Ramy Barhouche is a people person bringing people power to campaigns from the Arctic to the Mediterranean
How many people have followed a path from sandwich maker to mobilisation leader at Greenpeace in Lebanon? We don’t know the answer to that question but our estimate is one and his name is Ramy Barhouche.
We spoke with Ramy by email for our first edition of “Meet the Mob Squad.” We found that the current Volunteer and Mobilisation Coordinator at Greenpeace Mediterranean in Lebanon has been volunteering with Greenpeace for three years and has also volunteered with Red Cross EMS.
Mobilization is about moving people to action and Ramy has always worked with people. That has included the aforementioned sandwich making, front desk agent at a hotel, waiter at a restaurant, retail and more.
You won’t find Ramy on Twitter but you will find him organizing for marine reserves in Lebanon and saving the Arctic. What else did we find out?
What are you working on right now (besides answering these questions)?
I am working on a more efficient volunteer and activist structuring program, on creating and adapting training programs for such, and Save the Arctic Campaign.
What is one thing about that you that nobody knows? Well, maybe your mom knows.
I walk around the house when I’m stressed or anxious about something, it help me clear my mind and think things through. Also, when I am feeling down, I put my headsets on and begin dancing to let all the negative energy out.
What is the most interesting campaign you’ve worked on?
I love the current Defending our Ocean campaign which is working to create a network of marine reserves in Lebanon.
When it comes to campaigning and mobilisation, what’s your favorite tool or technology?
Face to face discussion and communication. Second best is the audio/visual message of the campaign.
Offline campaigning is a big part of our work. Do you have an approach or technique for offline work that you’ve found most useful?
Storytelling and relating the campaign to a personal level. This Usually connects people to me and the campaign, which in tern help them see how passionate I am about it, and I found that many times it give them the push they need to have hope and believe that we can achieve the campaign’s objective.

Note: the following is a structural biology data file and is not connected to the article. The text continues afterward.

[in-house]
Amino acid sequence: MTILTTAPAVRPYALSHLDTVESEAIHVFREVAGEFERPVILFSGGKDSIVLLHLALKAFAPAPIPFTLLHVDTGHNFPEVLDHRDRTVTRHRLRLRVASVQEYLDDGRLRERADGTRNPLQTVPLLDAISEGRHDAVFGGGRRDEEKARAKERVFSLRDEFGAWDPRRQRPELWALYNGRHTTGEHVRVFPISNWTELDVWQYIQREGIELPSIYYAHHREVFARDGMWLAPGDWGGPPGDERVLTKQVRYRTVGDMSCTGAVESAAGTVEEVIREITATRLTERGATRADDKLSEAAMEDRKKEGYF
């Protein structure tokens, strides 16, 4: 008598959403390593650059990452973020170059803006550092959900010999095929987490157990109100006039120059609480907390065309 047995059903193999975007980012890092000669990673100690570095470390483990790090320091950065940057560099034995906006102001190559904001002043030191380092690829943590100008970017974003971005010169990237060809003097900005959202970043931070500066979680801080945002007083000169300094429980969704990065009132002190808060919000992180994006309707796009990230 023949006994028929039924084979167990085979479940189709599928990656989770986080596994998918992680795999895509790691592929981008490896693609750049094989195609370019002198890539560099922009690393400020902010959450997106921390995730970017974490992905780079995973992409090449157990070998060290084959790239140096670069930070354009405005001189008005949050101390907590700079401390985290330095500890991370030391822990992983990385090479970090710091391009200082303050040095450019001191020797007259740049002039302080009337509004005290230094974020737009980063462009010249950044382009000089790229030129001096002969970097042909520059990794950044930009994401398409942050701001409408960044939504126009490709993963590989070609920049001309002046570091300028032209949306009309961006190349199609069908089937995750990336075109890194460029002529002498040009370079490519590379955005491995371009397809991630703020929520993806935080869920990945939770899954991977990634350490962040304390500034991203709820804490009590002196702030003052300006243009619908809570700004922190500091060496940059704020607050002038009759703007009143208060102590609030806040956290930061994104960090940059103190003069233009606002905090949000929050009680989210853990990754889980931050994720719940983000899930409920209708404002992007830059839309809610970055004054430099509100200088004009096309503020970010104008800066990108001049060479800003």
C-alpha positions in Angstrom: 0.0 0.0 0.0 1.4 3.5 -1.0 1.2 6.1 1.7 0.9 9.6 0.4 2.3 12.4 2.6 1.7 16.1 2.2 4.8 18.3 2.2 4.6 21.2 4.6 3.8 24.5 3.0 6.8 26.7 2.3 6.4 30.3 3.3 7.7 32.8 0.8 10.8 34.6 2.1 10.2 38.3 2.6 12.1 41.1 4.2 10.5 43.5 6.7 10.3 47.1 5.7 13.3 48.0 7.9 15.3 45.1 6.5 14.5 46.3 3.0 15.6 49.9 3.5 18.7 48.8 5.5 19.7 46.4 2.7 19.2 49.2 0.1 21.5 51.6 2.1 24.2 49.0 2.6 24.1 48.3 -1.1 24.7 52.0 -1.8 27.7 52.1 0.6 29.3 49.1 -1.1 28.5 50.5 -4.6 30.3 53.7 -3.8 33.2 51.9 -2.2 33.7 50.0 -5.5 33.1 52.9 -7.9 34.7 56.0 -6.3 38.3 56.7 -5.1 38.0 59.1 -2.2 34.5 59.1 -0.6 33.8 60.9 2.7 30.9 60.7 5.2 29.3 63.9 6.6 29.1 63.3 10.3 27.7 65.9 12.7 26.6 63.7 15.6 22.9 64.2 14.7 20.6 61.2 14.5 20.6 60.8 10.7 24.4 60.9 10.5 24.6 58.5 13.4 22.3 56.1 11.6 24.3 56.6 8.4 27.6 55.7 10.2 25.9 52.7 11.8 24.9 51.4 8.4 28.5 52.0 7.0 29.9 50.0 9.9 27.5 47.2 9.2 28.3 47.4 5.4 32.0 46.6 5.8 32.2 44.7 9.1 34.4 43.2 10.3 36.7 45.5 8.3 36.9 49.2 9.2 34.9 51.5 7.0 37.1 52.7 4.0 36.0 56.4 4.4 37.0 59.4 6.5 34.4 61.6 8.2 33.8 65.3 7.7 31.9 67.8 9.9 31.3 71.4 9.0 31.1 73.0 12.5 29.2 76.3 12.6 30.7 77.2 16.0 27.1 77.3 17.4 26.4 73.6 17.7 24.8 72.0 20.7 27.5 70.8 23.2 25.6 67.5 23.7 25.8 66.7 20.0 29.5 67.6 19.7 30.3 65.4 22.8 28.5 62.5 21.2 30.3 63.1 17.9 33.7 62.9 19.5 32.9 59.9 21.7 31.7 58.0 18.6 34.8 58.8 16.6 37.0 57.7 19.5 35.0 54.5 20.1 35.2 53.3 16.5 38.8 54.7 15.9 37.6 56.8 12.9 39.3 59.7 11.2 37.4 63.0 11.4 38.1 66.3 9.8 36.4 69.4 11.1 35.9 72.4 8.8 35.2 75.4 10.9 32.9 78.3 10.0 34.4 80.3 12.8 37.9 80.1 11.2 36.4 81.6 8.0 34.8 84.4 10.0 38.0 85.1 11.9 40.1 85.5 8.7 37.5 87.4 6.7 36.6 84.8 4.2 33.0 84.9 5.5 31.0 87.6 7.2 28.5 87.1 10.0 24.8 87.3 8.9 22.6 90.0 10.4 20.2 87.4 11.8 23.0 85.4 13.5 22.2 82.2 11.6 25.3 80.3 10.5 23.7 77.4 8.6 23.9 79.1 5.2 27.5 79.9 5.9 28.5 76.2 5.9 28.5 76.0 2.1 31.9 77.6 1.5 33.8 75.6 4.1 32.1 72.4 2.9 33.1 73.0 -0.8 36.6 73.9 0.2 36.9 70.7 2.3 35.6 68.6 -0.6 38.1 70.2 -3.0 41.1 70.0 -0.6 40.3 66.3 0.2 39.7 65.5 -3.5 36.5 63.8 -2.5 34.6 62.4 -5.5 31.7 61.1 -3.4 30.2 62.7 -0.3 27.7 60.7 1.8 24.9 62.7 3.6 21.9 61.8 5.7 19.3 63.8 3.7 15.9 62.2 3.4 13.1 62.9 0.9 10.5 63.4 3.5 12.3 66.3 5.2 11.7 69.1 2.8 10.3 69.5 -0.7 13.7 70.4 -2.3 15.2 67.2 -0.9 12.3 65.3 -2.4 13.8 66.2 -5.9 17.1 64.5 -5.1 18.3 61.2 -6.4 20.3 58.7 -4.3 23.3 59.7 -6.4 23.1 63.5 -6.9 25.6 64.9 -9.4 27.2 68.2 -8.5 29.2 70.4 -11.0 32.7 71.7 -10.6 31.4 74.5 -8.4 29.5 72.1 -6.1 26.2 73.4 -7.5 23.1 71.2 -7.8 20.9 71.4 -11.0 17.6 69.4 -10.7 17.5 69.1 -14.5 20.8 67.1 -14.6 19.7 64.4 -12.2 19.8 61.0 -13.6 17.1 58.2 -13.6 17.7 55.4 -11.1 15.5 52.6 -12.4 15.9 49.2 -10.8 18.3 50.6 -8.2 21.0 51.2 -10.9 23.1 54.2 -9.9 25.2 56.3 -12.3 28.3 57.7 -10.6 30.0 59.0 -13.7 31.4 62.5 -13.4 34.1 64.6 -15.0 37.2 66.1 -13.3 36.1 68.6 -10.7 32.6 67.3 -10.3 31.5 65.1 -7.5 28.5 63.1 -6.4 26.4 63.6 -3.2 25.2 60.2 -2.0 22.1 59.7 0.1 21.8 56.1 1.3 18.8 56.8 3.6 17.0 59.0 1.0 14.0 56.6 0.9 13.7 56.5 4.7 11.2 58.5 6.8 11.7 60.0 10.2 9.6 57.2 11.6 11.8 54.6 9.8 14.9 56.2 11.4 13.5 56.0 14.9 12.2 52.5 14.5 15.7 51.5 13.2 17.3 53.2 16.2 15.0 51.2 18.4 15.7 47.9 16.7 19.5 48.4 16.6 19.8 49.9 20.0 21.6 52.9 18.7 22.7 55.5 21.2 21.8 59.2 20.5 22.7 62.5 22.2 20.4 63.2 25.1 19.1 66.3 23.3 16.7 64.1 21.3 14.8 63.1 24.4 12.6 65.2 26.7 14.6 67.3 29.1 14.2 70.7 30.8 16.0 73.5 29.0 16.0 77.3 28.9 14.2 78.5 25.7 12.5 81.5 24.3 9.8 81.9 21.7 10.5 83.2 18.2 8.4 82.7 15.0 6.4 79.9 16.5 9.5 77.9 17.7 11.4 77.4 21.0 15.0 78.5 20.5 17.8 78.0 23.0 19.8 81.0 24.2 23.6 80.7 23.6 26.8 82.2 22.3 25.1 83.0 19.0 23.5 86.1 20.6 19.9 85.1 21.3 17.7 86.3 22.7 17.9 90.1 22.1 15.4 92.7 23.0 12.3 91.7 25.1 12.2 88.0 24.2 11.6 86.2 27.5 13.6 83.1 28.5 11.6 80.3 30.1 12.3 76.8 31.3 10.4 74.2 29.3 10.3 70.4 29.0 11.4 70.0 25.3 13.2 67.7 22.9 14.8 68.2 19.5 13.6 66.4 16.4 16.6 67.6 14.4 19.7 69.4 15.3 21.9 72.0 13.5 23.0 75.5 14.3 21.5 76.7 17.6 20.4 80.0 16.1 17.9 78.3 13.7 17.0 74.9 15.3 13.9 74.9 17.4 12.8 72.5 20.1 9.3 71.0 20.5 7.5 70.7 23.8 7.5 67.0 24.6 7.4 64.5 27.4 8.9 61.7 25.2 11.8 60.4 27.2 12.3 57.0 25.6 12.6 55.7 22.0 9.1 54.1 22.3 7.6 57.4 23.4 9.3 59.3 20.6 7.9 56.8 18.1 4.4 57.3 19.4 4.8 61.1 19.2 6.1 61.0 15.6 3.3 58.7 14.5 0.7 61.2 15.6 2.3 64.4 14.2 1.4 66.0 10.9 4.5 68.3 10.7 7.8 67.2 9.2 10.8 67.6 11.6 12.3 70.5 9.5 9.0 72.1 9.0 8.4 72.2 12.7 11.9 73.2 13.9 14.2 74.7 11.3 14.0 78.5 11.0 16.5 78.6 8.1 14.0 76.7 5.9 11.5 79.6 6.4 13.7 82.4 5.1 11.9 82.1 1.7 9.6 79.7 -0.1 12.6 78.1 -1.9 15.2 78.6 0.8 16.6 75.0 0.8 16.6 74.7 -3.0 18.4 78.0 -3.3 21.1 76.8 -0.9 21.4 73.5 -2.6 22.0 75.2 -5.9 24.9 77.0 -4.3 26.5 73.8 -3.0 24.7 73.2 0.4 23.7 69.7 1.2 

What’s the biggest challenge you face doing mobilisation work at Greenpeace?
Keeping the people interest for a period of time. Usually people are really interested and active at the beginning of the mobilization. But then they seem to become less and less involved in the process.
Is there a great untold mobilisation story that you can share with us?
I was working on the Blueshield Project, part of the Marine Reserve campaign. We wanted to mobilize around 50 people to come with us to two separate locations with landfills right on the coast. We did a meeting and 50 people attended, then came the day of action. We called the people that attended the meeting and about 200 volunteers on our mailing list. Out of these 250 people 55 said will come. While doing these calls we were able to differentiate the volunteers that are interested in staying with us and those that no longer can. So we called the 55 people 2 days before the action to confirm that they are still coming, and 46 of them confirmed. However on the day of the first action only 12 attended.
The next time I called the whole list again and got 40 to confirm, then 3 days before the action i called again, and 1 day before the action I called one more time, and sent an sms. Also we asked the volunteers to pass by for a briefing before the action. For this action we had 35 volunteers with us, and we did a march for 20 minutes before we got the biggest landfill in Lebanon, people were looking at us, and were asking more about what our purpose is, and what they can do to help out. Even though we didn’t get our 50 volunteers to join us, I find this to be a success.
What’s coming next (in tech, mobilisation, campaigning) that you’re most excited about?
Excited about The Mob Lab because it is something new and would like to see how it will go. And Greenwire, because we were planning on creating a similar program as Greenwire in Lebanon in order to create and have active local groups, however that will be like re-inventing the wheel since there is already a functioning program. I am excited about learning more about it and about other offices experience with it.
Pirates or Ninjas?
Pirates! What’s better than roaming the sea, leaving the killing and stealing part out of course.
What’s your advice to someone just getting into mobilisation campaigns now?
It’s just the beginning of a long, exciting, and productive journey.